About this time one of the Electric Works folks comes by and offers to answer any questions I might have. Electric Works must have done their hiring through some agency in Nirvana because both of the people I’ve met have been fantastically helpful but vanished into the background the moment I became absorbed in the exhibit. I ask him about the kind of reverse shark fin on Punch’s back. I don’t really remember seeing that before. Apparently it’s a stylized hump: a kind of stock trait for comic characters. I mention how much I like the Punch stuff and he points out Punch as Ol’ Blue Eyes in the corner. Punch does indeed look like he’s about to belt out a tune, cane in one hand and legs kicking up in the air.
And of course there’s the pinball machine. Wiley’s hand decorated version is on one side of a wall, the original around the corner. The plunger seems a bit sticky but after a while I think I’ve got just the right pull. I’m a little rusty it seems. Maybe I should do some practicing over at Brain Wash.
I take a bit of time to explore the store. Man, I’m coming back here when I need a gift. My co-worker Heidi who tweaked me to the fact that the show had been extended in the first place walked out with a pair of amazing headphones. Viewmasters and custom reels with subjects like Kafka also available for your viewing and shopping pleasure.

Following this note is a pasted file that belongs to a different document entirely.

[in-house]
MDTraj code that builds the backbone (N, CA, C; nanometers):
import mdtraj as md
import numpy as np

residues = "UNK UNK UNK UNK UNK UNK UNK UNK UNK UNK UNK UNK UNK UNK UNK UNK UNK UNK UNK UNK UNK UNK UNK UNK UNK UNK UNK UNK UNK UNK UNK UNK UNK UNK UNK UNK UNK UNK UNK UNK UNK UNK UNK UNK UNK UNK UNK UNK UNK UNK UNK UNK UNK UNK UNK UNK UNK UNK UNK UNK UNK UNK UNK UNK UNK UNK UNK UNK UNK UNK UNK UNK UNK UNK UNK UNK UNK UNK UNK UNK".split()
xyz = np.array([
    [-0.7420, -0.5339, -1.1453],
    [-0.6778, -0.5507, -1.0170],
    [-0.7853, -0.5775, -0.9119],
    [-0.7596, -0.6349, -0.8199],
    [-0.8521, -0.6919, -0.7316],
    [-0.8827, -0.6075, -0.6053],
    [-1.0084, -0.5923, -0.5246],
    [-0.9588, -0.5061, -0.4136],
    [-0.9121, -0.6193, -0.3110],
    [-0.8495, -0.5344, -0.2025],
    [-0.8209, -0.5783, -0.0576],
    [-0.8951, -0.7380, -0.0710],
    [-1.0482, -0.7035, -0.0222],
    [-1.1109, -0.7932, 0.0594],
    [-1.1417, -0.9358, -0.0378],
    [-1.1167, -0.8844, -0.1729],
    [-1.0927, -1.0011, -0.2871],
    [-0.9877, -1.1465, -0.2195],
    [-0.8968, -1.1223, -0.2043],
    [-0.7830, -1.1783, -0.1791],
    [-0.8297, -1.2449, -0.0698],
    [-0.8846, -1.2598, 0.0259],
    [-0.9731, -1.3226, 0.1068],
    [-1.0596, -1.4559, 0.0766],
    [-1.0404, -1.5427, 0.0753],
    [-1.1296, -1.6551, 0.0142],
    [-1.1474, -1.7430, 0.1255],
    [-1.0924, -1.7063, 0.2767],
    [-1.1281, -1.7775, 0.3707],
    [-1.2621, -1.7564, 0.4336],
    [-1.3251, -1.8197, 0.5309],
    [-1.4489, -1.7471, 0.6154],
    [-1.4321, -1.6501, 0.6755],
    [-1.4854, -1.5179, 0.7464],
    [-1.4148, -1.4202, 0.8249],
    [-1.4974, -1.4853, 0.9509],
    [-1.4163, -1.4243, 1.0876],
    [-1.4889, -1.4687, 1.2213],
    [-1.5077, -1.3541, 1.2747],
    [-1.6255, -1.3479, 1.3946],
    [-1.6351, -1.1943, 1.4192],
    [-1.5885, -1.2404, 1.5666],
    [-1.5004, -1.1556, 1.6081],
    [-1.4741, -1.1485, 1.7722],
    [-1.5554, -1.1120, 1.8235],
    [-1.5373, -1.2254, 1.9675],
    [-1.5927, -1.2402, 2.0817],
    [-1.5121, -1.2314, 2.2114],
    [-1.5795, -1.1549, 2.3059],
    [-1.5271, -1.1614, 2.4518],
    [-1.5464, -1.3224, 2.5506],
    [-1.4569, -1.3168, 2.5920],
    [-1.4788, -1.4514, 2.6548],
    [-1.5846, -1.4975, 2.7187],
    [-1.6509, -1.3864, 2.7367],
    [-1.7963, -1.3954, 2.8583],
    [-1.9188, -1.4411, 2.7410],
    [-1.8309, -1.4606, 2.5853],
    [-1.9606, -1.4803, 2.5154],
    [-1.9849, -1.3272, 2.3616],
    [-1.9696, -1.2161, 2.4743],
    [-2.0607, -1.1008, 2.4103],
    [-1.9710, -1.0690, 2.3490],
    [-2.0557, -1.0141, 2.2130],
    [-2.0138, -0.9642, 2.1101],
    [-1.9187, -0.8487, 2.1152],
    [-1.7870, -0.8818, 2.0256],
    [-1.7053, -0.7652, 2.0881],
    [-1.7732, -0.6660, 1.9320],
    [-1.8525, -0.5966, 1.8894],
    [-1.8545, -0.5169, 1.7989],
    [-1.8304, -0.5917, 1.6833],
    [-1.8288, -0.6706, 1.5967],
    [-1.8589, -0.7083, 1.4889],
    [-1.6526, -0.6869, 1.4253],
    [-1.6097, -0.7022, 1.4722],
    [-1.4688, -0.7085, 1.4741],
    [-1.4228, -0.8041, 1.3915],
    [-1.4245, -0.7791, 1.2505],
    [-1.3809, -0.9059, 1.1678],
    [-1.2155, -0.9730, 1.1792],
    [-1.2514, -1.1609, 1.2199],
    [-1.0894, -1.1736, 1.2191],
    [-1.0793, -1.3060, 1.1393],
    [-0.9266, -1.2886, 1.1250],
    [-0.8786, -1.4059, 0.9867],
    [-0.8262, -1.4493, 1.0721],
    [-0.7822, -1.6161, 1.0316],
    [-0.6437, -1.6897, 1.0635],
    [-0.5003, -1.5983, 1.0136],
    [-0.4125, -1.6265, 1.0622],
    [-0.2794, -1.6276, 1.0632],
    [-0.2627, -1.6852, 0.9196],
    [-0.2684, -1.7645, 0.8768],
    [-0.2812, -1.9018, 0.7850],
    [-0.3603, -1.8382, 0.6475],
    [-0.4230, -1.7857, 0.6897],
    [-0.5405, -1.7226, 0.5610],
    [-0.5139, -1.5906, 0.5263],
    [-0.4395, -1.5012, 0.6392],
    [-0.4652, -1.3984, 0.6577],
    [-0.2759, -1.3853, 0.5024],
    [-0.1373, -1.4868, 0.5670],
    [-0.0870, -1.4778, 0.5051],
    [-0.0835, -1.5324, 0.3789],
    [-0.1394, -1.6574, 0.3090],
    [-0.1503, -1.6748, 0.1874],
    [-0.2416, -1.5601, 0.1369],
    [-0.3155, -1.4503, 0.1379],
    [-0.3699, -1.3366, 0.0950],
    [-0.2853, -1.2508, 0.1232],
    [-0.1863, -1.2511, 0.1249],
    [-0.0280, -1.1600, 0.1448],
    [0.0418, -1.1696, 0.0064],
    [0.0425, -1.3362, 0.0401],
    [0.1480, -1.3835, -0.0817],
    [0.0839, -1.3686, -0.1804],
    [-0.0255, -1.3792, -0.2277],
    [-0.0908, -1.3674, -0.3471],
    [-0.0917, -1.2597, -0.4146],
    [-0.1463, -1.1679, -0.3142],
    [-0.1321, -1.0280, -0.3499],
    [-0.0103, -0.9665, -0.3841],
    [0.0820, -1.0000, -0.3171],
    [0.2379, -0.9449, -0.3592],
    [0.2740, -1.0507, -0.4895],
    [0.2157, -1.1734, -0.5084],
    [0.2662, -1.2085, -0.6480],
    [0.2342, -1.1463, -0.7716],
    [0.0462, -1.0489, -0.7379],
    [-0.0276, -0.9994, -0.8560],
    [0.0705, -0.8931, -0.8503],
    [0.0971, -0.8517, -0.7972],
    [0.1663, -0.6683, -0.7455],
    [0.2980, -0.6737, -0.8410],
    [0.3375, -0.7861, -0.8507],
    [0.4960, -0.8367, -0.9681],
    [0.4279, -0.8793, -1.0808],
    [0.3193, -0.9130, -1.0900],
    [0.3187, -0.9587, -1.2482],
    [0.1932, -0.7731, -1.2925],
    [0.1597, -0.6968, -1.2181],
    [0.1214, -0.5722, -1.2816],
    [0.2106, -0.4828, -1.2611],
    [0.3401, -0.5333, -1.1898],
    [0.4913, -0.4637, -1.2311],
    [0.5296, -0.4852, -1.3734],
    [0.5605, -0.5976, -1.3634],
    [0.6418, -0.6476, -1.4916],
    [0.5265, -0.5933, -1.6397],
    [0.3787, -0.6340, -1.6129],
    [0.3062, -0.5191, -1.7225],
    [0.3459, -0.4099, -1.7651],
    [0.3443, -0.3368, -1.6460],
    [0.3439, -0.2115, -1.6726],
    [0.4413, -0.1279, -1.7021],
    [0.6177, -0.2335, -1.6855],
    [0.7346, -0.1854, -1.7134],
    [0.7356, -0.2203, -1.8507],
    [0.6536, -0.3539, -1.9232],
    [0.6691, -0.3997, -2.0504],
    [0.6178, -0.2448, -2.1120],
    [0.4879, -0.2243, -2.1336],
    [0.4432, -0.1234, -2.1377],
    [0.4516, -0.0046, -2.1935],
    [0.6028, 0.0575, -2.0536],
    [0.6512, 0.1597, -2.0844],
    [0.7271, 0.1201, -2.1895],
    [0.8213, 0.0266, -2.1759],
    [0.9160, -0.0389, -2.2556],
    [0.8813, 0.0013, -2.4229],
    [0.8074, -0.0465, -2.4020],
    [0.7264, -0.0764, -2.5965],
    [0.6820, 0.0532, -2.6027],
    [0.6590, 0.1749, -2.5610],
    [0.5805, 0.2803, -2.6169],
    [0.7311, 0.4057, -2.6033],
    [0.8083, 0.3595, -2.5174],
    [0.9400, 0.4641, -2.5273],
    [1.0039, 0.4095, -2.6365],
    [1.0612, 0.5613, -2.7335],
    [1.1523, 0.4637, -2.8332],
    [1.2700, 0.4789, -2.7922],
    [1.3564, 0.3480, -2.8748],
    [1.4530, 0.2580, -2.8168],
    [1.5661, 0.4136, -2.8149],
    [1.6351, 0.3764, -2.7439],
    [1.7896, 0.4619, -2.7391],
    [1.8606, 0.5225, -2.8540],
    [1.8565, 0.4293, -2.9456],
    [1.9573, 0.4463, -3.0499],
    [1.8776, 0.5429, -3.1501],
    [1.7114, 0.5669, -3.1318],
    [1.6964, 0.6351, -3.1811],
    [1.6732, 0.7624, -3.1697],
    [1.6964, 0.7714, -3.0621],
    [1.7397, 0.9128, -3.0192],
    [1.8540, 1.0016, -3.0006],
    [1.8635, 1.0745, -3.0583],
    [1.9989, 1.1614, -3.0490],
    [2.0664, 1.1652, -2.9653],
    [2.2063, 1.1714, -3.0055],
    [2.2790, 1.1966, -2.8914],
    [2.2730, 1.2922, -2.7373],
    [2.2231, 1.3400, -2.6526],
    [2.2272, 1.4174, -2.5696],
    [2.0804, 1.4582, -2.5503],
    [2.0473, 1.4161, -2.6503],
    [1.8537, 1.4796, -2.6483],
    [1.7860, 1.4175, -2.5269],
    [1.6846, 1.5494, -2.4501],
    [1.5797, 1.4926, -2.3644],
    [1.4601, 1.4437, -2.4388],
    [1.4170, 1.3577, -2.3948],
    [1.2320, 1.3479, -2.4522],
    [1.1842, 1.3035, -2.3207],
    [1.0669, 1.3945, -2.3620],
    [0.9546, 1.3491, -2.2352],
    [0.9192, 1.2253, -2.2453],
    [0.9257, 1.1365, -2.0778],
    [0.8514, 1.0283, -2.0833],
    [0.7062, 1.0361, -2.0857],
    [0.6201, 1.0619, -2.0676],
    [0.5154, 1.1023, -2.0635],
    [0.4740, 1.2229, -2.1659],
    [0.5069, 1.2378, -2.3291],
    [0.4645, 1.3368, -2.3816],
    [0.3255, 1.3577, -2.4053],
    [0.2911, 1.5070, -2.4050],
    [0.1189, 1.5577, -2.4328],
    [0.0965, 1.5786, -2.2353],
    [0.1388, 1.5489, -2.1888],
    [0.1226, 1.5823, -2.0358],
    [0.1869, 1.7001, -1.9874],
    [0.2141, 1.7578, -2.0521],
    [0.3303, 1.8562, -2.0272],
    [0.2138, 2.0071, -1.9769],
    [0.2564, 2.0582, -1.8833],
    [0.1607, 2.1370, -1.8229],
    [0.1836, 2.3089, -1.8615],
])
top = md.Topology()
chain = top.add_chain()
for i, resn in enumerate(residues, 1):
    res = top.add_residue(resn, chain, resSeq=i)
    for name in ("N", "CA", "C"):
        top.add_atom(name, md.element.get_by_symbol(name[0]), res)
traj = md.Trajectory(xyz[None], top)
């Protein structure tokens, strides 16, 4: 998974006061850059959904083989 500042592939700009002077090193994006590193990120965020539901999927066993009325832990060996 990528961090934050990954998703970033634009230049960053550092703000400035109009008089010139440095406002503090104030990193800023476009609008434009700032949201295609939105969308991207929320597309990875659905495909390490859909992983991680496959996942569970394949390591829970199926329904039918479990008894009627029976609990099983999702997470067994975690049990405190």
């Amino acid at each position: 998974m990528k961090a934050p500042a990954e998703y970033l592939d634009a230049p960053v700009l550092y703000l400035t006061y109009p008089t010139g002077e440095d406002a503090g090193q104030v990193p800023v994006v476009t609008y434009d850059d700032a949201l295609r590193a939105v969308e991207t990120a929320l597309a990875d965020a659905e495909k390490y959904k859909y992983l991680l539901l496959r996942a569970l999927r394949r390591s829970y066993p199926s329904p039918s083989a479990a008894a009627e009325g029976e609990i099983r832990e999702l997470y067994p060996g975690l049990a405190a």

I decide I’ve had enough of busses for today. I’m walking home from here. Some guy in an alley is playing basketball using a street sign as a backboard. An empty King Cobra can zips by (people still drink King Cobra?). Every gas pump is occupied as I near the corner at Harrison, despite the prices. I realize that I’ve long since forgotten how annoyed I was about the closed gallery this morning. Pinball will do that to you. I’m reminded of climbing into a reindeer suit at a Paul McCarthy show, red faced but grinning like an idiot. The Japanese businessman who sat down in the wooden hut next to me was in the same predicament. We laughed at each other’s discomfort. I’m remembering also the Babilonia show in Berkeley where the gallery guide let me climb into Kenji Yanobe’s little atom car on display. More stuff we can participate in please. Wiley’s exhibit is so attractive because after a room full of art that says “don’t be stupid folks” and “try to remember we’re in this together” it then nudges you with an elbow and says “hey, let’s play some pinball.”